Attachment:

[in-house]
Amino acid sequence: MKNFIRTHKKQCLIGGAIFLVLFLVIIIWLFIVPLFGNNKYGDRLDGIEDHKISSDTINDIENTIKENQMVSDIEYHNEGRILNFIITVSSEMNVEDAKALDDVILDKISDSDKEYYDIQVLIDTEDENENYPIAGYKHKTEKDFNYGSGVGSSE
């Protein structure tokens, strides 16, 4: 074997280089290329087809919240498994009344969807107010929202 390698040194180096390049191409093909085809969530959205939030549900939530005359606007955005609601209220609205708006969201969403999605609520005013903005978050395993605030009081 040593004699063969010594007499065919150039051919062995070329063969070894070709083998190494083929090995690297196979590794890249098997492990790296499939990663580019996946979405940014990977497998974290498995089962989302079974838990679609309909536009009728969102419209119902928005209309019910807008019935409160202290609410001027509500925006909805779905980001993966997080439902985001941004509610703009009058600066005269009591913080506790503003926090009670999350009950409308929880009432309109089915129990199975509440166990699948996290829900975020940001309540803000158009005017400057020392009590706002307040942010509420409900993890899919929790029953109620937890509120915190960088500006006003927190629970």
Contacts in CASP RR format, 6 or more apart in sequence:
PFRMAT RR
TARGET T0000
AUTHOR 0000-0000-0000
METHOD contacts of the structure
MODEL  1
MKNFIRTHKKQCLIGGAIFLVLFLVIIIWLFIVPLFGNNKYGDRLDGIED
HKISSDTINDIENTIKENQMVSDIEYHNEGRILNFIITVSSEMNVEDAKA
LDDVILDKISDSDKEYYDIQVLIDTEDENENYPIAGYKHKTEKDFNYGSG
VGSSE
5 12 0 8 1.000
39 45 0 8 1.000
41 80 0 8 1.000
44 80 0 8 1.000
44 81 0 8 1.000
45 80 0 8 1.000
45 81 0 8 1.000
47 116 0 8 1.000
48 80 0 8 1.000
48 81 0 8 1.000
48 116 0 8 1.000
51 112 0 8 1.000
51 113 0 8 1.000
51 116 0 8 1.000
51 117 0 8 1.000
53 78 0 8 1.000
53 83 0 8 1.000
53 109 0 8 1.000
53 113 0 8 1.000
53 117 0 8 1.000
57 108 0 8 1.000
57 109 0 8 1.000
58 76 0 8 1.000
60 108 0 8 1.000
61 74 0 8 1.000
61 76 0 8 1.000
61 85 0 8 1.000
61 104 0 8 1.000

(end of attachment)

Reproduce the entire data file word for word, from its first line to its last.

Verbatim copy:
[in-house]
Amino acid sequence: MKNFIRTHKKQCLIGGAIFLVLFLVIIIWLFIVPLFGNNKYGDRLDGIEDHKISSDTINDIENTIKENQMVSDIEYHNEGRILNFIITVSSEMNVEDAKALDDVILDKISDSDKEYYDIQVLIDTEDENENYPIAGYKHKTEKDFNYGSGVGSSE
């Protein structure tokens, strides 16, 4: 074997280089290329087809919240498994009344969807107010929202 390698040194180096390049191409093909085809969530959205939030549900939530005359606007955005609601209220609205708006969201969403999605609520005013903005978050395993605030009081 040593004699063969010594007499065919150039051919062995070329063969070894070709083998190494083929090995690297196979590794890249098997492990790296499939990663580019996946979405940014990977497998974290498995089962989302079974838990679609309909536009009728969102419209119902928005209309019910807008019935409160202290609410001027509500925006909805779905980001993966997080439902985001941004509610703009009058600066005269009591913080506790503003926090009670999350009950409308929880009432309109089915129990199975509440166990699948996290829900975020940001309540803000158009005017400057020392009590706002307040942010509420409900993890899919929790029953109620937890509120915190960088500006006003927190629970």
Contacts in CASP RR format, 6 or more apart in sequence:
PFRMAT RR
TARGET T0000
AUTHOR 0000-0000-0000
METHOD contacts of the structure
MODEL  1
MKNFIRTHKKQCLIGGAIFLVLFLVIIIWLFIVPLFGNNKYGDRLDGIED
HKISSDTINDIENTIKENQMVSDIEYHNEGRILNFIITVSSEMNVEDAKA
LDDVILDKISDSDKEYYDIQVLIDTEDENENYPIAGYKHKTEKDFNYGSG
VGSSE
5 12 0 8 1.000
39 45 0 8 1.000
41 80 0 8 1.000
44 80 0 8 1.000
44 81 0 8 1.000
45 80 0 8 1.000
45 81 0 8 1.000
47 116 0 8 1.000
48 80 0 8 1.000
48 81 0 8 1.000
48 116 0 8 1.000
51 112 0 8 1.000
51 113 0 8 1.000
51 116 0 8 1.000
51 117 0 8 1.000
53 78 0 8 1.000
53 83 0 8 1.000
53 109 0 8 1.000
53 113 0 8 1.000
53 117 0 8 1.000
57 108 0 8 1.000
57 109 0 8 1.000
58 76 0 8 1.000
60 108 0 8 1.000
61 74 0 8 1.000
61 76 0 8 1.000
61 85 0 8 1.000
61 104 0 8 1.000